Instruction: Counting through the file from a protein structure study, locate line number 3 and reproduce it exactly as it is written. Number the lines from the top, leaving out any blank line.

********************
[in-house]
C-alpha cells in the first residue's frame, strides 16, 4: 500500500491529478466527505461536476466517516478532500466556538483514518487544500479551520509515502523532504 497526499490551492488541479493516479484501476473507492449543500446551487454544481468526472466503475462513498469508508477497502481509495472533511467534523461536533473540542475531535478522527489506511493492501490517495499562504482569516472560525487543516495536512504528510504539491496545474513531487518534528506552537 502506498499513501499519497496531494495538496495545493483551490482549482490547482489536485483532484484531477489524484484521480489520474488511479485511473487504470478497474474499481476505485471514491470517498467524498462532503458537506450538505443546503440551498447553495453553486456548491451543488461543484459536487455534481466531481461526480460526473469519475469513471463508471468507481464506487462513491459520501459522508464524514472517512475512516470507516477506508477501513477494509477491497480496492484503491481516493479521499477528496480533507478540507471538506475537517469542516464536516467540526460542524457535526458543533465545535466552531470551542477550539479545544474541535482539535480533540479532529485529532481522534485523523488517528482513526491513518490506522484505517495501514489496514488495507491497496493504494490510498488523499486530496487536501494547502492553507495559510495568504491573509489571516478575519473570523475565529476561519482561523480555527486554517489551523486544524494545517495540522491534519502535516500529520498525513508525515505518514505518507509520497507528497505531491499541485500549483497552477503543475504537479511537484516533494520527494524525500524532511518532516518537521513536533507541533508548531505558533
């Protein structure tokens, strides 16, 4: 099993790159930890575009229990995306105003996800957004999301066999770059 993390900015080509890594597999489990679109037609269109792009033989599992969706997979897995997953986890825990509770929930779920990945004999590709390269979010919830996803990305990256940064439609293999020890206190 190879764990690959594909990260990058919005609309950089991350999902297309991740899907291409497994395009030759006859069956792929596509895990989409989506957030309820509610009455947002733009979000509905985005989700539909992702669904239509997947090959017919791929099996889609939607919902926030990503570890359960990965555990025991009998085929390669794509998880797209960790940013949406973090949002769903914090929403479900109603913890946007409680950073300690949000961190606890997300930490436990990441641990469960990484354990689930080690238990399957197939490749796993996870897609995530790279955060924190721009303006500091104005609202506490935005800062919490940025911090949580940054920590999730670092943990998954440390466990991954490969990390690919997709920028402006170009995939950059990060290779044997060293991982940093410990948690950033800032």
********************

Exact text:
């Protein structure tokens, strides 16, 4: 099993790159930890575009229990995306105003996800957004999301066999770059 993390900015080509890594597999489990679109037609269109792009033989599992969706997979897995997953986890825990509770929930779920990945004999590709390269979010919830996803990305990256940064439609293999020890206190 190879764990690959594909990260990058919005609309950089991350999902297309991740899907291409497994395009030759006859069956792929596509895990989409989506957030309820509610009455947002733009979000509905985005989700539909992702669904239509997947090959017919791929099996889609939607919902926030990503570890359960990965555990025991009998085929390669794509998880797209960790940013949406973090949002769903914090929403479900109603913890946007409680950073300690949000961190606890997300930490436990990441641990469960990484354990689930080690238990399957197939490749796993996870897609995530790279955060924190721009303006500091104005609202506490935005800062919490940025911090949580940054920590999730670092943990998954440390466990991954490969990390690919997709920028402006170009995939950059990060290779044997060293991982940093410990948690950033800032």